Previous sections of this chapter have established that the anxiety disorders are frequently chronic conditions associated with (a) a high degree of comorbidity and (b) impairment in both psychosocial functioning and quality of life. Furthermore, evidence has been presented that acute (4–12 weeks) drug therapy frequently results in early return of symptoms (relapse) or subsequent episodes (recurrence) when treatment is discontinued. What is the evidence, though, that continuation therapy is effective in preventing relapse, or that maintenance therapy is effective in preventing recurrences?

Unfortunately, there is little controlled research addressing these issues for panic/agoraphobia or GAD, and none for social phobia. The evidence for the efficacy of continuation and/or maintenance therapy of panic disorder is currently being studied in an NIMH-funded multicenter trial that compares imipramine to a form of cognitive-behavioral therapy.

Schweizer et al. (58) have conducted an 8-month, placebo-controlled study of continuation therapy for panic disorder with alprazolam and imipramine that found sustained efficacy for both compounds with no dose escalation, suggesting an absence of tolerance to the therapeutic effect. When drug was discontinued after 8 months of maintenance therapy, at 3 weeks post discontinuation, approximately 25% of patients had experienced a return of their panic attacks. At 1 year follow-up, 30% of patients had a recurrence of their panic, and 49% had restarted or never stopped their medication (50). Of course, the selection bias that was likely operating in the choice of patients for the initial study, as well as the naturalistic nature of the follow-up, makes this only a suggestive pilot study.

Preliminary evidence for the efficacy of continuation therapy of GAD comes from two studies (43, 47). In both studies the benzodiazepine therapy achieved sustained remission of anxious symptomatology with no tolerance and no dose escalation over a 6-month period. In the second study, buspirone also achieved a comparable sustained remission of anxious symptoms, though the significantly higher attrition rate by patients treated with buspirone complicates the interpretation of results. In both studies, about 25% of the patients experienced a return of their initial anxiety within 4 weeks of drug discontinuation.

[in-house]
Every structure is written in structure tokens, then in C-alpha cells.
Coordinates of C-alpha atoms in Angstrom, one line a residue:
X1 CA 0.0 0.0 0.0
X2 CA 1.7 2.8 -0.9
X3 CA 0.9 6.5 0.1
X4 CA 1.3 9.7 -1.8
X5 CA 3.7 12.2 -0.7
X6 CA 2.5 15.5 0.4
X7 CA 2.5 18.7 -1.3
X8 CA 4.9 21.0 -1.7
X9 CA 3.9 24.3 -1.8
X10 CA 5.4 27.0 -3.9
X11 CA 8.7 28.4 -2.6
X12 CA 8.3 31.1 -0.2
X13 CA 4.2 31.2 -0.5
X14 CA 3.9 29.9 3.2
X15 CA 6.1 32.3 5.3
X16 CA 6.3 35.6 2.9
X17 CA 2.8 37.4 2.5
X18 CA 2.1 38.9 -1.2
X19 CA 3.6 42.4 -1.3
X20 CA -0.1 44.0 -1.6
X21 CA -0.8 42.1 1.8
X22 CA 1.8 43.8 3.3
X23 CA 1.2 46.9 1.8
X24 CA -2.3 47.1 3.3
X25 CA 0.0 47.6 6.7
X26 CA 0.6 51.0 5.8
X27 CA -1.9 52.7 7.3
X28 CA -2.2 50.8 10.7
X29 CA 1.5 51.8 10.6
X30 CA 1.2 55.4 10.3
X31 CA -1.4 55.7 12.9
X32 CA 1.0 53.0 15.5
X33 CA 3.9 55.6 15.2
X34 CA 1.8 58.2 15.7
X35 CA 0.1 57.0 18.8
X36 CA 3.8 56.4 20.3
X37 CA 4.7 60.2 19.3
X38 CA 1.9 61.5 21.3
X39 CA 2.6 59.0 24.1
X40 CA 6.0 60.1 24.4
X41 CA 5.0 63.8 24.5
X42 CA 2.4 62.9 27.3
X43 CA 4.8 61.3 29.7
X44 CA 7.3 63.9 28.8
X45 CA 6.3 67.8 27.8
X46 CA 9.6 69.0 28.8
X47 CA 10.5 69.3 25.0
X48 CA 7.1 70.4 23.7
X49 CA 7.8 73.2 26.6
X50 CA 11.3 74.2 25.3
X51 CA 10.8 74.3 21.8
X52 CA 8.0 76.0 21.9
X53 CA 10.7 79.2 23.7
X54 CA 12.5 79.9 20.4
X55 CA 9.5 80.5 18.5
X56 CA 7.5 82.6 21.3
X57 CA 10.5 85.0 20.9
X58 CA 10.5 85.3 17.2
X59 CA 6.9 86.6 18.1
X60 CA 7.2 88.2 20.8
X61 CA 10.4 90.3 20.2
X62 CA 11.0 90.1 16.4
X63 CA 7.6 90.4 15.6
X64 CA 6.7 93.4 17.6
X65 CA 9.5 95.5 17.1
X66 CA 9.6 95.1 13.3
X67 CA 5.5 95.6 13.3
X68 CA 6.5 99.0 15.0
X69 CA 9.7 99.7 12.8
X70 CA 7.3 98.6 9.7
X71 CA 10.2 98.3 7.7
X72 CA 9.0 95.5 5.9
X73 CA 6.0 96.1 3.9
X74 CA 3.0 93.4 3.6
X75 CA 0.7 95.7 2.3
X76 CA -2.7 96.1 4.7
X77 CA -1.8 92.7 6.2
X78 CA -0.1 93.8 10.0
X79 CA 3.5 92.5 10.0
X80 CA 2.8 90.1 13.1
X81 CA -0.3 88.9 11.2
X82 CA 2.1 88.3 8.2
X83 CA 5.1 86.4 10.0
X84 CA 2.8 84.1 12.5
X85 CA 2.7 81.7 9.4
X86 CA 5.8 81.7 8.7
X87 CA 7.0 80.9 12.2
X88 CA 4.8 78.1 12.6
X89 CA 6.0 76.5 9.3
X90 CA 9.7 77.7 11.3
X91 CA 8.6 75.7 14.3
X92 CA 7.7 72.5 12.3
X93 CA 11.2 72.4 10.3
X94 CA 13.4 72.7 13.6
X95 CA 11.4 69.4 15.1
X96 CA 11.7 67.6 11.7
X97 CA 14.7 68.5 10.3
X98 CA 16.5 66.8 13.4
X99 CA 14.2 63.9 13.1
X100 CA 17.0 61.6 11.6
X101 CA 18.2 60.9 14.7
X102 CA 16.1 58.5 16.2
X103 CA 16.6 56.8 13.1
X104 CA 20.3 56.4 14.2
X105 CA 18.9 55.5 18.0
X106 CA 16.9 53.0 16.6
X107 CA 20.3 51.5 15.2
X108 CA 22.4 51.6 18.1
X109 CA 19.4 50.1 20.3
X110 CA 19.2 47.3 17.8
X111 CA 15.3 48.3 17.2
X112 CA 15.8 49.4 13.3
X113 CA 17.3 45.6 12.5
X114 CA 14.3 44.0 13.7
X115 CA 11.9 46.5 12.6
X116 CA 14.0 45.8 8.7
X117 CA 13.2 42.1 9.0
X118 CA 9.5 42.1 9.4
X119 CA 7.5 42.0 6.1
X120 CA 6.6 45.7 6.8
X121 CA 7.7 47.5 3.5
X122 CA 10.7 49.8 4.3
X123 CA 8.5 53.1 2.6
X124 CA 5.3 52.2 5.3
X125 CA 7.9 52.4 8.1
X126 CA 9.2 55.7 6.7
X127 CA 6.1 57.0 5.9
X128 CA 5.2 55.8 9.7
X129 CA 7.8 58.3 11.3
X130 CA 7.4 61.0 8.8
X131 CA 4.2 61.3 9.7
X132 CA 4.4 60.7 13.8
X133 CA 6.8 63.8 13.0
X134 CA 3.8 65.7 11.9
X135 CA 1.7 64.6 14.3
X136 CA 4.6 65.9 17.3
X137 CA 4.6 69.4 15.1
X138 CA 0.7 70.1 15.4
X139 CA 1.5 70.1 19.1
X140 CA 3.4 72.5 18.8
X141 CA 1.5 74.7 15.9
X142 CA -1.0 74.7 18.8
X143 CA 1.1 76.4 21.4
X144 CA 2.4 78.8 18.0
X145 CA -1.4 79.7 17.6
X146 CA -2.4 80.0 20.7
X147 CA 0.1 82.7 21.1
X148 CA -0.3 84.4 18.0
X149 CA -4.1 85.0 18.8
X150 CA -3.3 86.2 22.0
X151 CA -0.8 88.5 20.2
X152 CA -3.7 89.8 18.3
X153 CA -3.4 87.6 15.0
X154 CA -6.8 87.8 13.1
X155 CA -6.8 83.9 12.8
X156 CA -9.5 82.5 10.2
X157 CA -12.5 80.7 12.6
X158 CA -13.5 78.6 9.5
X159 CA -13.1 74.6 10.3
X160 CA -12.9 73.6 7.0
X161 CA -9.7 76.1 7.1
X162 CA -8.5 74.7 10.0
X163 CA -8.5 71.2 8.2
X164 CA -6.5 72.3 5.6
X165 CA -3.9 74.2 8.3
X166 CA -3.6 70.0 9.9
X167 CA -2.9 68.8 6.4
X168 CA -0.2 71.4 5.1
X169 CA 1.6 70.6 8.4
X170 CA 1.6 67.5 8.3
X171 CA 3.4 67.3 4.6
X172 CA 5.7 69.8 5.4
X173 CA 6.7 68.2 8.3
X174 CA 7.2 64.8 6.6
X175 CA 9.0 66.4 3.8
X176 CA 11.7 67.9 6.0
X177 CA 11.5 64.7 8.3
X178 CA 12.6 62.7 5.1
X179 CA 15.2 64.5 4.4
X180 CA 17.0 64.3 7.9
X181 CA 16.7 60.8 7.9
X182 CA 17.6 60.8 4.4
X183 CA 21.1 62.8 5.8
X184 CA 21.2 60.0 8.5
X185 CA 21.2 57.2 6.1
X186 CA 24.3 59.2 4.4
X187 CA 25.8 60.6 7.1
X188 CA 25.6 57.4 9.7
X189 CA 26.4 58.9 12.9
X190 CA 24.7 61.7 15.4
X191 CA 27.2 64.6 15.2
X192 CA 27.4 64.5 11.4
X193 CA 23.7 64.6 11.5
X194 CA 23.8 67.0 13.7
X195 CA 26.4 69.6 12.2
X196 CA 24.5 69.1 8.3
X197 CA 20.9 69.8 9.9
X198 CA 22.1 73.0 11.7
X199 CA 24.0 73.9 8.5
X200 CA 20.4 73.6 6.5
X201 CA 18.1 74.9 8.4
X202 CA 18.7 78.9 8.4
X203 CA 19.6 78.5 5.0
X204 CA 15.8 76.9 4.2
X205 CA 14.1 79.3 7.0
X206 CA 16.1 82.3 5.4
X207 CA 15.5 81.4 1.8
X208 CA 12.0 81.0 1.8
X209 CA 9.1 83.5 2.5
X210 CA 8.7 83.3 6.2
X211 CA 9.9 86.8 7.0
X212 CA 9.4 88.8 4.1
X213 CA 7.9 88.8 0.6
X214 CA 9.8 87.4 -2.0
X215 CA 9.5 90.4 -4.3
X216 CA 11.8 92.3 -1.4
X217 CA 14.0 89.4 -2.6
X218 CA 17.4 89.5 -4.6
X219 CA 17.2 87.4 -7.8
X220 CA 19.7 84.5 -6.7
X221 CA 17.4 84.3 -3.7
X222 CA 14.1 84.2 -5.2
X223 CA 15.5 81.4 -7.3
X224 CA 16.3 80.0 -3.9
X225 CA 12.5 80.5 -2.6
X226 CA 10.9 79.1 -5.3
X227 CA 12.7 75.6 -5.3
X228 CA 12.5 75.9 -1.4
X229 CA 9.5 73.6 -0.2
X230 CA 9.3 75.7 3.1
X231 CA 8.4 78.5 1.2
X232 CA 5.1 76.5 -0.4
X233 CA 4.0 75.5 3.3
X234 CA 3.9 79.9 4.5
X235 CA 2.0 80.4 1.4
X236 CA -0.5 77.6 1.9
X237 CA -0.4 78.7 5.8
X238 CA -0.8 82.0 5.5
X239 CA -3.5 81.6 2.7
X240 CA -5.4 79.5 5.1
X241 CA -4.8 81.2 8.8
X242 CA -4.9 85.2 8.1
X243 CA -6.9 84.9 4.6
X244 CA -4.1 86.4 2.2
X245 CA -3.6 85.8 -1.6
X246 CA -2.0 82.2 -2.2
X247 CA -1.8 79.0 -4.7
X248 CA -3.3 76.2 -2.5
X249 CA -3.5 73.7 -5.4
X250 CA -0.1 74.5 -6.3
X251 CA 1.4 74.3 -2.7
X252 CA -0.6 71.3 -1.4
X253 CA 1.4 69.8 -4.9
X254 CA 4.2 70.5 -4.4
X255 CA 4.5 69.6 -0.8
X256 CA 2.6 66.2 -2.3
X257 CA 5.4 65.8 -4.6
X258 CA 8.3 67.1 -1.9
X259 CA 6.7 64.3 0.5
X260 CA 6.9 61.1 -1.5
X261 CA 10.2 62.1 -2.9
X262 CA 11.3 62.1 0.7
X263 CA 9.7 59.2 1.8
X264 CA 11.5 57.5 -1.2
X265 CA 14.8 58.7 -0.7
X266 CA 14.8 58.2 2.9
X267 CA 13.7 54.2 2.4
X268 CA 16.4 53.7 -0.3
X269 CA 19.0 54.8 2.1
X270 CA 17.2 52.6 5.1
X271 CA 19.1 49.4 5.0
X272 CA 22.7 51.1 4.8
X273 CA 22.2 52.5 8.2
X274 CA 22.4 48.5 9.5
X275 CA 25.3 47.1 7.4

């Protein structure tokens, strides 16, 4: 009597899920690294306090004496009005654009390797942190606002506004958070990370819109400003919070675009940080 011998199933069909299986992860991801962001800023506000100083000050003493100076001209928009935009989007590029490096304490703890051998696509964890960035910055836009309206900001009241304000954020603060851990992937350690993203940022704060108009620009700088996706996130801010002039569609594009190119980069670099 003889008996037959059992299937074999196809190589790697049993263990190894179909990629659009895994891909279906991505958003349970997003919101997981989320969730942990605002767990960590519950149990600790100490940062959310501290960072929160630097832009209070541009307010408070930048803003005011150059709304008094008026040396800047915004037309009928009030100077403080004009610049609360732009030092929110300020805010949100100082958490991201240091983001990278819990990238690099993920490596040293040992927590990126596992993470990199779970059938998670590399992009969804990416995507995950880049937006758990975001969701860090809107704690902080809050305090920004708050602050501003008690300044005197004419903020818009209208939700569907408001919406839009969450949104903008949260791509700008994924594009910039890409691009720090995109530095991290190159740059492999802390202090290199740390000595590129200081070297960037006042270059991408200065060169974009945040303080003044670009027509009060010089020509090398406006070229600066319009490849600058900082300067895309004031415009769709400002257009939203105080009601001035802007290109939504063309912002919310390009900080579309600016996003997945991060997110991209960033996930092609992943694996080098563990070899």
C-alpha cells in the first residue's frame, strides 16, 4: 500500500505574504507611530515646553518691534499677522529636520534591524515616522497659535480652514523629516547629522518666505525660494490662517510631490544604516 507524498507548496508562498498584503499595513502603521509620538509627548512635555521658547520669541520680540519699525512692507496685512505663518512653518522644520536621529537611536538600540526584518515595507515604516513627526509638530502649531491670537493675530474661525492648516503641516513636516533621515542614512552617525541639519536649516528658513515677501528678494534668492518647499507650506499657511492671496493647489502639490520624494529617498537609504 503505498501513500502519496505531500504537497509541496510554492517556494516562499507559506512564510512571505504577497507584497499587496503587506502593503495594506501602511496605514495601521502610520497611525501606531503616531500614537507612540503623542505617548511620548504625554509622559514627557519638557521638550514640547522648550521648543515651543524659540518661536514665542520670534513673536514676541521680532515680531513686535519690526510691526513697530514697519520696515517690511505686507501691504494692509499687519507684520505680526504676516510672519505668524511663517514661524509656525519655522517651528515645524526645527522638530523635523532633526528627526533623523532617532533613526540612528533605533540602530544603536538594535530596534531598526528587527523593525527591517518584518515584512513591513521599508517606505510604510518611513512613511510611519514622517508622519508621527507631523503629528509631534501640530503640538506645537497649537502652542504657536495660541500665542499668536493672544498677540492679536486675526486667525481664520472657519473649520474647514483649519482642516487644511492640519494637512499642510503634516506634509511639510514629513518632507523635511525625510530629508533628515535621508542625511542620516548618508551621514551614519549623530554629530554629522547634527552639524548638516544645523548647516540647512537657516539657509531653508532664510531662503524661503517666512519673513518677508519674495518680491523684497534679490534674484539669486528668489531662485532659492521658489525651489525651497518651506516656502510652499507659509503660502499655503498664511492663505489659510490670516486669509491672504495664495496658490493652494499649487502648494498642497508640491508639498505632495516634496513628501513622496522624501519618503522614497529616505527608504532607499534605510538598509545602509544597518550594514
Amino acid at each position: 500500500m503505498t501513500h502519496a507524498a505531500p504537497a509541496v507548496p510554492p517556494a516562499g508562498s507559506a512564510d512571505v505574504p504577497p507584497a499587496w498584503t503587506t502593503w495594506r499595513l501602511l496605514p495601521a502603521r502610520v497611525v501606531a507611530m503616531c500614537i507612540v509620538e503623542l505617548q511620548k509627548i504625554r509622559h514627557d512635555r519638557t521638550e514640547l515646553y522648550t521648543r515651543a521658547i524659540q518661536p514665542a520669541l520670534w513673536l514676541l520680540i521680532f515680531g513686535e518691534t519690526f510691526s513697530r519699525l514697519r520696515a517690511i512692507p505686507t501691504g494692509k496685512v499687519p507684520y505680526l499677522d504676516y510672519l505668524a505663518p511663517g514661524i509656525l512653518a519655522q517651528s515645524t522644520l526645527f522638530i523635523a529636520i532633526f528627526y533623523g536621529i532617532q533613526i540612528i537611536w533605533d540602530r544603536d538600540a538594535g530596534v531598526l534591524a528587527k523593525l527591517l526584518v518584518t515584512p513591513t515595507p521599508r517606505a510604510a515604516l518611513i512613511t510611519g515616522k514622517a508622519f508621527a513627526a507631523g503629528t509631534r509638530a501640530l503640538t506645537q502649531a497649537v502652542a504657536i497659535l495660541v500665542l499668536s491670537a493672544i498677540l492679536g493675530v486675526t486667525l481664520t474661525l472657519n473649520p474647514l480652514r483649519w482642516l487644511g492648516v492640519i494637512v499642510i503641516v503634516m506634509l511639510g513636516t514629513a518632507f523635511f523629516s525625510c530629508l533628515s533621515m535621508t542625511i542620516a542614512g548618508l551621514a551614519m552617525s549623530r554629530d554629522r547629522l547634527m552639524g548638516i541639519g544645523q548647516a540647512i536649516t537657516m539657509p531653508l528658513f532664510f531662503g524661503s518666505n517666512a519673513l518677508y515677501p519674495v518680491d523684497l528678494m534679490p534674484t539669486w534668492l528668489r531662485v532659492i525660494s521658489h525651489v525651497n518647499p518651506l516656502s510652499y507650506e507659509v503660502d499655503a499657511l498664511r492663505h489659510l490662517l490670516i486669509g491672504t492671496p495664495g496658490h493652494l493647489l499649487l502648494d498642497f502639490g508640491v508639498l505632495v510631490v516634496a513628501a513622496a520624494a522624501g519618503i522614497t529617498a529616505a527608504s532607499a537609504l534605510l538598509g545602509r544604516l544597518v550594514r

There is no good published evidence for the sustained efficacy of either antidepressants or the benzodiazepines in the continuation or maintenance treatment of social phobia. The only published reports found both tranylcypromine (69) and clonazepam (13) to sustain efficacy over an 11- to 12-month period of treatment.

The 1979 National Survey of Psychotherapeutic Drug Use (67) indicates that a small fraction of patients with anxiety syndromes take psychotherapeutic medications for a year or more (panic/agoraphobia, 25%; other phobias, 6%; general anxiety, 6%). On the other hand, experts in the pharmacotherapy of these disorders, aware that they are chronic, severe, and disabling, generally recommend vigorous, long-term treatment. Here, as is so often the case, clinicians have had to use their best judgment in addressing clinical problems that lie beyond the scope of existing empirical evidence. Whether long-term drug treatment represents effective continuation or maintenance therapy, or patients continue to take medication because it elicits only a partial response, is uncertain. Two of the present authors have reported HAM-A scores of 16 in anxious patients with a mean of 6 years of benzodiazepine therapy, suggesting that long-term drug therapy, at least in this population, may have been continued even though (and perhaps because!) it was less than effective. The public health interest urgently requires clinical research to address these long-term issues of efficacy.